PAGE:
A virtual power cut

Sunday was a little more difficult, not just for me but for my now-suffering partner. My Digital Detox was now threatening her own activities, she felt guilty about turning the TV on or playing around on her phone and so left them alone in favour of the two of us just sitting around and having a chat. As much as we both wanted to laze around in front of the TV on a Sunday afternoon, in the end we found just sitting around nattering away for several hours was just as enjoyable.

By the time I went to bed on the Sunday evening I found I wasn’t missing technology as much as I thought I would. I was certainly looking forward to catching up on emails and continuing reading some trashy novel on the Kindle, but the predicted binge of technology on the Monday evening never came to pass.

So much is taken for granted and I felt that simply giving up my phone alone wasn’t enough.

The Just Giving page set up by the events team included the following bit of text:

“The money raised through Scope’s Digital Detox could help provide an iPad and accessories, so a student with limited verbal communication can interact in a way they have never done before – using equipment they can control themselves.”

This really resonated with me so I thought to draw a parallel between the cause and the challenge itself by trying to severely reduce my access to as much technology as possible. In the end it was fun, and a considerable challenge but it was an event that showed me how immediately accessible a lot of technology is these days.

Digital Detox will be returning for the first weekend in March. Sign up for your own 48 hour detox and pledge to embrace your inner analogue. For more information on how to sign-up to ‘go dark’ for a weekend of good old-fashioned fun check out the website or phone 020 7619 7270. To meet previous detoxers find us on Facebook and Twitter.

The toughest Ironman on the planet? Done.

Guest post from Scope fundraiser – and Ironman – Tom Partridge

On 8 September Pembrokeshire played host once again to Ironman Wales. 1,675 athletes from 40 countries took on the strength-sapping course and I was in the group of participants facing the open water sea swim off the coast of Tenby.

Ironman Wales is a 2.4 mile sea swim, a 112 mile bike ride and a marathon all rolled into one. The race has quickly gained a reputation for being one of the most gruelling events in the Ironman calendar.

My motivation

Tom's broken shoulder
Tom’s broken shoulder

Ironman had been on my list of things to do for a while. This year I turned 30 and it was time to be good to my word and get on and do it! I figured that while I was putting in the time and training effort, why not raise some money for a great charity, Scope, along the way.

Training was intense, fun, tiring, testing, rewarding, boring, long and at times so brutal. I had to overcome a shoulder injury I’d had earlier in the year. I knew I’d need every bit to help me prepare for the physical and mental challenge of completing the mammoth distance in under 17 hours.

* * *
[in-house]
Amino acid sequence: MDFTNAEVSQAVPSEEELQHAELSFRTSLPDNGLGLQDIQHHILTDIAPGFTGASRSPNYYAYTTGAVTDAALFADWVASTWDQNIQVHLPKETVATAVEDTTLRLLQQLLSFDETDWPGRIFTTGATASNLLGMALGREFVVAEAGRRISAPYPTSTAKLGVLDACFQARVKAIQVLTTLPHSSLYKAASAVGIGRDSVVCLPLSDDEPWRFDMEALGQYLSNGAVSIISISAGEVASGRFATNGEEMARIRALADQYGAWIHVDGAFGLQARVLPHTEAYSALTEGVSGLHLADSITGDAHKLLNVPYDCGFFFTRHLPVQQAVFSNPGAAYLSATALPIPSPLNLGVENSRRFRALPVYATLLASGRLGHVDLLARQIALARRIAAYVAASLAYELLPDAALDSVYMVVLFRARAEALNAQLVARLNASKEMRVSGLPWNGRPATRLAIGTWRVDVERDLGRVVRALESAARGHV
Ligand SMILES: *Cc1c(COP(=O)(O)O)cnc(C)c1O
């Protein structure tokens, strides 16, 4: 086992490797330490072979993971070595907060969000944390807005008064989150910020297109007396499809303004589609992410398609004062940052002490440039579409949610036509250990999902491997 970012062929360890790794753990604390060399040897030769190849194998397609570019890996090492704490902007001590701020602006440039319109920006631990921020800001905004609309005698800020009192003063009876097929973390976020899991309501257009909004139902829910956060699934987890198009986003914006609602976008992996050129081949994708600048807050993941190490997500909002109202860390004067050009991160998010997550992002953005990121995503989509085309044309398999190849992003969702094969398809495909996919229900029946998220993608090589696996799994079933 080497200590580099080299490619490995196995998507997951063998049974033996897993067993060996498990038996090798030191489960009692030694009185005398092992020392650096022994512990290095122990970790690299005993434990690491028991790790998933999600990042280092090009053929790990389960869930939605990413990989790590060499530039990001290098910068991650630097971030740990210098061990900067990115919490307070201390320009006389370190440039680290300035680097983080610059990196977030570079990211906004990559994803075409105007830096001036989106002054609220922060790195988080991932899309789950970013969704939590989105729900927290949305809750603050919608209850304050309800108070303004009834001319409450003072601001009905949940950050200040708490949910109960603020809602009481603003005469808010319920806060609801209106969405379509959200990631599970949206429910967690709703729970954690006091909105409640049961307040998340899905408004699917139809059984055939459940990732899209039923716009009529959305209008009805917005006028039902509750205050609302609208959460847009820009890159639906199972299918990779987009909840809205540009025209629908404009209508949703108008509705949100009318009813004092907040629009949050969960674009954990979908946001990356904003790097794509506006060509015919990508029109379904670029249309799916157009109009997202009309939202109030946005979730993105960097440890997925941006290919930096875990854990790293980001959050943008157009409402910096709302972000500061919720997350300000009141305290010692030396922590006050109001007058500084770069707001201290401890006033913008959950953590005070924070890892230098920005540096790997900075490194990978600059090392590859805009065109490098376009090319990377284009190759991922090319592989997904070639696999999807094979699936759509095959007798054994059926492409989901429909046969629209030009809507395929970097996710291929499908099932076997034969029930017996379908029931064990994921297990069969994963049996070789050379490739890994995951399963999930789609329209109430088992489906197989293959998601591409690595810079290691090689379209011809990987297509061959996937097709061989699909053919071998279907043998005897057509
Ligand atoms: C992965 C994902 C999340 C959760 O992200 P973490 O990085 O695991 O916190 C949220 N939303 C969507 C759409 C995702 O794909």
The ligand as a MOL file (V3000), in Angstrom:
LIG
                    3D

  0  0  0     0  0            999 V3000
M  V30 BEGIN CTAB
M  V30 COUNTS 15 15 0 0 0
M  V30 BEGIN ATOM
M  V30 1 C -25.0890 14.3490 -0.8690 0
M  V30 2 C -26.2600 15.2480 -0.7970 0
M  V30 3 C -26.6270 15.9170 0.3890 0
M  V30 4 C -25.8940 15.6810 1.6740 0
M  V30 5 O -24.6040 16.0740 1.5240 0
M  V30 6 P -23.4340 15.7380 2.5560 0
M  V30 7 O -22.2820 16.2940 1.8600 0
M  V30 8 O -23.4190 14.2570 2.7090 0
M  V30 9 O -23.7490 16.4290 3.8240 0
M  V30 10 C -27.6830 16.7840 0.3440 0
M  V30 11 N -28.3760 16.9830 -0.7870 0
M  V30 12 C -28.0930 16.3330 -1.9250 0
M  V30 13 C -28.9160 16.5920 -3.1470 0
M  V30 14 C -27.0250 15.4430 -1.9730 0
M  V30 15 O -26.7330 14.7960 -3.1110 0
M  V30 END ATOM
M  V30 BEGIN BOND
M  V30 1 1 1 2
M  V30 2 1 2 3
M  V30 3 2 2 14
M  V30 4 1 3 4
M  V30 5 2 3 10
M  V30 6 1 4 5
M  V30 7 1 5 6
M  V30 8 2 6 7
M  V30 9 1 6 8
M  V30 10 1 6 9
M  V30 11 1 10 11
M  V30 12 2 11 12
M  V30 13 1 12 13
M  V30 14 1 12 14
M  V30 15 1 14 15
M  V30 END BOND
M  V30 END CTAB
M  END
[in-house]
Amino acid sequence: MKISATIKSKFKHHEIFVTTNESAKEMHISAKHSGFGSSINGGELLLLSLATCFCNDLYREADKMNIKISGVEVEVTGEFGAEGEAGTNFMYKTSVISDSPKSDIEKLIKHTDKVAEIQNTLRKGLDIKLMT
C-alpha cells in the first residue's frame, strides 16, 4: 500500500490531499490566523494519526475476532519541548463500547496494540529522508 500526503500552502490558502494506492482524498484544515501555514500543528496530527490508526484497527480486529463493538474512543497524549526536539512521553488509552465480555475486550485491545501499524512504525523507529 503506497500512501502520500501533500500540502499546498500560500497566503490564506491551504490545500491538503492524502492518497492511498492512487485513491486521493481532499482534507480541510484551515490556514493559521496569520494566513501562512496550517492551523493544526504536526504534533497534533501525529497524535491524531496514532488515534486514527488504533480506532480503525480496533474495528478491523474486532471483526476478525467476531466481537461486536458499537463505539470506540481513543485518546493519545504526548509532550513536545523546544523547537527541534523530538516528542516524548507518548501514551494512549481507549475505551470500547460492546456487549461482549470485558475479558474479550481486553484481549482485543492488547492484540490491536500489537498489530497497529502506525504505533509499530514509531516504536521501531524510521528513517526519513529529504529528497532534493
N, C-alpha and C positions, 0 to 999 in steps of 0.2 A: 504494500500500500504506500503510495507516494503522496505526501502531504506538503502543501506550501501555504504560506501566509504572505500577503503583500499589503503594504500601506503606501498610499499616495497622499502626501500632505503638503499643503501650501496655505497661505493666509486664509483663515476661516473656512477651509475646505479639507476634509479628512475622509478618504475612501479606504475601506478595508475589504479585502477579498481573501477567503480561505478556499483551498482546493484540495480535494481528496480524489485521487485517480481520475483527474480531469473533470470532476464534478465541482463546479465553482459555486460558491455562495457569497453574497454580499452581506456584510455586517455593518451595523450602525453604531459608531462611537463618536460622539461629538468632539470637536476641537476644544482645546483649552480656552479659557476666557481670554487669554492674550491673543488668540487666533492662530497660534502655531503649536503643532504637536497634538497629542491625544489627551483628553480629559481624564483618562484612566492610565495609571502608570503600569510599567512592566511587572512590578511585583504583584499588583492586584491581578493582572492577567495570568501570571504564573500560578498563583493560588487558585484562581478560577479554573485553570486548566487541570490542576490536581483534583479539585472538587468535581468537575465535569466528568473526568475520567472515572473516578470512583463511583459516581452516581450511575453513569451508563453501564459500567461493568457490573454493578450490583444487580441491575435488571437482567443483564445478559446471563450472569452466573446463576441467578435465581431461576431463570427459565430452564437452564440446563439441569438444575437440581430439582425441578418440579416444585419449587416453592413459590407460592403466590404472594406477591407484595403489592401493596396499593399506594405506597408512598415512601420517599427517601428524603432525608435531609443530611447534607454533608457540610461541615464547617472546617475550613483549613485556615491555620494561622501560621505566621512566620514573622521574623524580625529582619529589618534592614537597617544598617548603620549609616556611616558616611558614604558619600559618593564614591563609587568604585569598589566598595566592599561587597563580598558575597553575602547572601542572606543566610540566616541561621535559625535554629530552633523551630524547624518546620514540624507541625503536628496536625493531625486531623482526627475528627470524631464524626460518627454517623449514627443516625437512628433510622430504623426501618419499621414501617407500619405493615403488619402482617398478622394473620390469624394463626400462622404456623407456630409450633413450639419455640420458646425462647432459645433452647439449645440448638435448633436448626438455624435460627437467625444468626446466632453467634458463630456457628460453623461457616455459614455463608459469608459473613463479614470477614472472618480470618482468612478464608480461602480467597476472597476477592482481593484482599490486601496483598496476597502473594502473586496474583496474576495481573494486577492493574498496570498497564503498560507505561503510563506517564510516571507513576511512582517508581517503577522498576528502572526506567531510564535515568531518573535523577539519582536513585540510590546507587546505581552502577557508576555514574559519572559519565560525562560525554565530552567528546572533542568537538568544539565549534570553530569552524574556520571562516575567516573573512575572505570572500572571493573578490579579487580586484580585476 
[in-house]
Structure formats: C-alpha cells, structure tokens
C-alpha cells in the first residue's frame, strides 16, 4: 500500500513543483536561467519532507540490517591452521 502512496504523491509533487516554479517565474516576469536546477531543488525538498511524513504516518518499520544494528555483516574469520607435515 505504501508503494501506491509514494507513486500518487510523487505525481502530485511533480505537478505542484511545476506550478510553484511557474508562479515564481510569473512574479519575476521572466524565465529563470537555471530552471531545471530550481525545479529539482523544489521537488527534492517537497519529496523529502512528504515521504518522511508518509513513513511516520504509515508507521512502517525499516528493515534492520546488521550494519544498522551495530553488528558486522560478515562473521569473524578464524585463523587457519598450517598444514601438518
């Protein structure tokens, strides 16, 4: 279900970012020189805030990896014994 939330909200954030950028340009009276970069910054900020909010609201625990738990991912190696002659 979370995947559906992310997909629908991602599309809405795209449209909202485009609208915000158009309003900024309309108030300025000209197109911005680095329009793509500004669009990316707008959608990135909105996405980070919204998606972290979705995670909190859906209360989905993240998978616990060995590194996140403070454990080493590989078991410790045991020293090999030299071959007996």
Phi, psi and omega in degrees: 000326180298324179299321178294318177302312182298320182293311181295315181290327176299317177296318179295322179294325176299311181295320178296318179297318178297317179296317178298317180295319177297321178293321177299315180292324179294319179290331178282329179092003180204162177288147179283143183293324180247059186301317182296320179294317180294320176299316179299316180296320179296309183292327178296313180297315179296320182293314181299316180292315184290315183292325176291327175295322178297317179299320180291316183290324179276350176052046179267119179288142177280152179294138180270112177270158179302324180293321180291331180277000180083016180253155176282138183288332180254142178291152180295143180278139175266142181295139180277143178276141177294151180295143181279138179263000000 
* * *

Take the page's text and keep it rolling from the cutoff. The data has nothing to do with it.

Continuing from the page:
Raising money for Scope was a great motivation and the support and donations that have been generated have been PHENOMENAL. It was an honour to be sponsored, and to give other young people the chance to fulfil their dreams. Not completing was not an option! 

A great day

The swim transition
The swim transition

On the day, it could not have gone better for me. The swimming conditions were great and I felt ready after three days of preparing in Tenby.

The swim is always hectic with 1,600 people fighting in the water for the first lap. You only get into the rhythm on the second lap.

Legging it through town to the swim-to-bike transition was epic. People were cheering and I got high fives off supporters. Seeing my friends and family on the route was ace.

Then my weakest section – the bike ride. But the £400 bike I got from eBay did me proud. Painted in my race colours, we flew past the £5,000 bikes with their punctures and troubles.

My aim with the marathon was to keep going slow and to keep injury free. I went at a comfortable pace, waving to the family on each lap and revelling in the amazing support through town. My last lap was tough, but all the cheering sent me down the finishing straight.

So how well did I do?

Tom at the Ironman Wales finish
Tom at the Ironman Wales finish

I managed to complete the whole course in: 12 hours, 52 minutes and 5 secs. This put me in 489th place overall.

I am over the moon with my times and achievements of the day and also the amount of money I have been able to raise in the process.

I have huge amounts of thanks and praise to give to everyone who donated and supported me in reaching the current total, well in excess of £1,400.

In addition, I have to say a huge thanks to my friends and family for their time and patience during this process (especially Jo and Felix) and of course, the supporters and people of Tenby who made the 8th September one of the greatest days of my life so far!

If it doesn’t already sound tough enough to you, take a look at the coverage of the event to see even the elites struggling with the course.

Tom’s hard work and determination has meant that he has already raised more than his fundraising target and you can still sponsor him. He has been keeping a blog of his training and Ironman experiences, and you can look at all his images from the day on his Facebook page. If you’ve put becoming an Ironman on your list of things to do in 2014, we still have places available.